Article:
< Earlier Kibitzing · PAGE 3 OF 12 ·
|Mar-28-11|| ||Penguincw: < Domdaniel: Are there still people who think 1.g3 is eccentric or weird? Like 1.Nf3, it almost always transposes - to a King's Indian Attack, or Fianchetto Grunfeld, Reti, English, etc. Even a Sicilian, if you swing that way. >|
I don't even consider thinking g3 is weird.It was the opening in Kasparov vs Sting, 2000.
|Mar-28-11|| ||polarmis: <Domdaniel>, it's not that 1. g3 by itself is so odd, but Peter Svidler playing it probably came as a total shock to his opponent (as it did to Shipov).|
Here's another of Shipov's letters from Aix-les-Bains, looking at how a young IM crushed an experienced GM with some impressive opening preparation: http://www.chessintranslation.com/2...
|Mar-29-11|| ||siamesedream: Tuesday is <rest day>.|
|Mar-29-11|| ||notyetagm: <Domdaniel: ... When GMs play the Budapest, or anything similar, then those who are not (yet?) GMs might usefully pay attention.>|
What was the result?
Potkin vs B Savchenko, 2011
24 g1-h1 1-0
click for larger view
|Mar-29-11|| ||turbo231: I must be playing the Budapest or something similar because I always get massacred when I play Houdini 1.5a.|
No wonder I can't survive more than 27 moves against Houdini 1.5a (I leave Houdini's ponder on) it's more of a challenge (as if playing against Houdini with the ponder turned off wasn't challenging enough!)
I have Houdini's level set @ 20moves in 20 minutes, my level is not set so I can take as long as I want, sometimes an hour per move (or longer). But while I'm taking my time Houdini is pondering. And I always play with black. I wish I could make it to 30 moves! That's my goal.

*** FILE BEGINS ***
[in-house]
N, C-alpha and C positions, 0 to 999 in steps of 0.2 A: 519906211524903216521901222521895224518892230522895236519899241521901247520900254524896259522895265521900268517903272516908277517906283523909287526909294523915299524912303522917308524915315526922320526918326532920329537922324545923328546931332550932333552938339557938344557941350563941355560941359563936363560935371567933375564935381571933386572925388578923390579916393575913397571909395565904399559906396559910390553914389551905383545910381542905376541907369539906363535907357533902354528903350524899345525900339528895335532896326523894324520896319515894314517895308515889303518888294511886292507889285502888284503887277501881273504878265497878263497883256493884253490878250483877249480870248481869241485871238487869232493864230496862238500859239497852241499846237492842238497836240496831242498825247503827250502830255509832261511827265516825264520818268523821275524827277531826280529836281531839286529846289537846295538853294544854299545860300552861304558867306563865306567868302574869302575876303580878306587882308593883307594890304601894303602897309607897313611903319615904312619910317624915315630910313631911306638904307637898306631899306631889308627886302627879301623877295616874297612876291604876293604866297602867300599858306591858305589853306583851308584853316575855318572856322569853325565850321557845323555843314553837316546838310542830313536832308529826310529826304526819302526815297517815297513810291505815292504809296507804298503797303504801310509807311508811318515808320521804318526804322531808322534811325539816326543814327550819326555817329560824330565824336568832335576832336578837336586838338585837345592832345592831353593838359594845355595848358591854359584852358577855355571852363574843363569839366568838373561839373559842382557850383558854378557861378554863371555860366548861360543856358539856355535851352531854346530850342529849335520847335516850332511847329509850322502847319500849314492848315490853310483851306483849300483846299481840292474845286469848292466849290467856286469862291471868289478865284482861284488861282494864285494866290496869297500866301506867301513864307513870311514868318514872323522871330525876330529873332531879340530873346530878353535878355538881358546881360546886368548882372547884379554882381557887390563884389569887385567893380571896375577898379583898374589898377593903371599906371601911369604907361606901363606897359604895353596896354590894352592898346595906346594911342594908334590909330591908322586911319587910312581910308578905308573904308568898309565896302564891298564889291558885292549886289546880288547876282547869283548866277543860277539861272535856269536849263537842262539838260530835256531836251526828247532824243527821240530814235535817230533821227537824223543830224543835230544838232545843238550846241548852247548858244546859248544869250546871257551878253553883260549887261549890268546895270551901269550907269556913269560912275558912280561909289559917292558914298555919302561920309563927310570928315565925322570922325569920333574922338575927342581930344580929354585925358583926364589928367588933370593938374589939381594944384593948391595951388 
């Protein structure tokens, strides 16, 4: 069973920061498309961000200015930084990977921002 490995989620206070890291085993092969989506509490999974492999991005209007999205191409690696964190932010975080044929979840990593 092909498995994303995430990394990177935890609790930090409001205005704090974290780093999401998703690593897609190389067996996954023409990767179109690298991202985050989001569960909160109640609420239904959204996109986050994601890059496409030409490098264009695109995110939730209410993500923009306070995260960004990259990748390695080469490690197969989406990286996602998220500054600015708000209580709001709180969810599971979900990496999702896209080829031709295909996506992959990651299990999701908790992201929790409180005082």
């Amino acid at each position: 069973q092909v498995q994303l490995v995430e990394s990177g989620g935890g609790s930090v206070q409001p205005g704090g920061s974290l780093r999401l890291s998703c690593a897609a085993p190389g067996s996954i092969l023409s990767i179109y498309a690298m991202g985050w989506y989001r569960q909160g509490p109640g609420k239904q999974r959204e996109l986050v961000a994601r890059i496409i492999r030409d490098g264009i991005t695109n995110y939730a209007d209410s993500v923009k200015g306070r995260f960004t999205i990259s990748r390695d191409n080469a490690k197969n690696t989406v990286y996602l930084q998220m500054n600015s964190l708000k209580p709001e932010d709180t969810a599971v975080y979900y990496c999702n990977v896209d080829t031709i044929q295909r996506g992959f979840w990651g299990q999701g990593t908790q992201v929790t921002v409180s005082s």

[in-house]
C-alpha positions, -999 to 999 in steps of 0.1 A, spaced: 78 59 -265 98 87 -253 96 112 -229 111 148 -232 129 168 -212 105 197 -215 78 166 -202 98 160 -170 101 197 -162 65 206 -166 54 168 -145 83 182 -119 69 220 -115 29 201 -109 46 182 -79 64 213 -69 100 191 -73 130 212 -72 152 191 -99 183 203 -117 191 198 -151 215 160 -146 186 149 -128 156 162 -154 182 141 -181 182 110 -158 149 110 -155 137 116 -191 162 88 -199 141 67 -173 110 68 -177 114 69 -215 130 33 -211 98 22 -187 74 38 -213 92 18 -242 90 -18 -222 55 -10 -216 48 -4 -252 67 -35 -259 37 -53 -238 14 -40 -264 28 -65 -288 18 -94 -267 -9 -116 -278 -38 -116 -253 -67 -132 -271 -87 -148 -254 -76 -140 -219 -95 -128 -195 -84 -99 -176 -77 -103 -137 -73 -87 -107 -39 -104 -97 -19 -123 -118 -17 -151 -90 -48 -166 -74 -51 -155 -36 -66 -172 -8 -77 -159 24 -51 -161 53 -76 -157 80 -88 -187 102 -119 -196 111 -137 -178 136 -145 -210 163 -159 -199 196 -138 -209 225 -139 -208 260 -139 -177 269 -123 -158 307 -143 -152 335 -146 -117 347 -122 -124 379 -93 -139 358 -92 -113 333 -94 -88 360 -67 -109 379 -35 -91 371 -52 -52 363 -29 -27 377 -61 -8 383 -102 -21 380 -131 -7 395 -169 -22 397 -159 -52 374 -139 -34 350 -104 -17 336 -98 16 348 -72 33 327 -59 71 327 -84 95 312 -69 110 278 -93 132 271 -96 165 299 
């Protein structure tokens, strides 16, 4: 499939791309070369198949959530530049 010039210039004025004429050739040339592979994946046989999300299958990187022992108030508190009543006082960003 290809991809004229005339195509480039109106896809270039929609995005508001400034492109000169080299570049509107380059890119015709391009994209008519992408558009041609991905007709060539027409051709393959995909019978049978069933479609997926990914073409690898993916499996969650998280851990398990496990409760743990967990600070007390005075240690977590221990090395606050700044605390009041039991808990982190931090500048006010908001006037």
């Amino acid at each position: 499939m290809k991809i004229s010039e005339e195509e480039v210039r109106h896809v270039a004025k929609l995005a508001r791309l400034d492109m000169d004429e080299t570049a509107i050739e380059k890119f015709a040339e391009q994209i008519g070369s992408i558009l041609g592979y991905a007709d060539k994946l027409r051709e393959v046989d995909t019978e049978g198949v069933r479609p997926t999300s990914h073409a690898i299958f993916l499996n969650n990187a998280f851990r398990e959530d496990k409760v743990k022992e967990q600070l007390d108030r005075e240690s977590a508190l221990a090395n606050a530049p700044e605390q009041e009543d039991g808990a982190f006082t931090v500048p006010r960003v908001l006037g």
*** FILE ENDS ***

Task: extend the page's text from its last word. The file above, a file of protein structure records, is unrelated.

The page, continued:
|Mar-29-11|| ||HeMateMe: A lot of people in this event. Polgar is still a point back at 5/7.|
|Mar-29-11|| ||BobCrisp: A lot of men in this event, yeah. So you concentrate on the woman. Sexist.|
|Mar-29-11|| ||HeMateMe: She's the only one in this group that has been in the world's top ten.|
|Mar-29-11|| ||BobCrisp: Yeah, right, that's the reason you fantasise about her - the size of her ELO.|
|Mar-29-11|| ||HeMateMe: Well, I've always thought she was cute, and still hope she loses the baby pounds.|
|Mar-29-11|| ||14DogKnight: <HeMateMe: She's the only one in this group that has been in the world's top ten.>|
Dmitry Jakovenko was in the Top 10 from Jan -July 2009. He was 5th in the world at one point - higher than Polgar ever was.
|Mar-29-11|| ||Bdellovibrio: <Dmitry Jakovenko was in the Top 10 from Jan -July 2009. He was 5th in the world at one point - higher than Polgar ever was.>|
Same goes for Svidler, although that was in 2004/2005 I think.
|Mar-29-11|| ||HeMateMe: You're right--i hadn't waded through the huge group of names.|
|Mar-29-11|| ||Domdaniel: <notyetagm> My apologies. The comment about openings and persons who are not (yet) GMs was uncalled-for.|
As it happens, I don't care for the Budapest much: it leads to the wrong kind of chaos. Piece activity alone - and a fragile sort of activity at that - is not good enough against a strong player.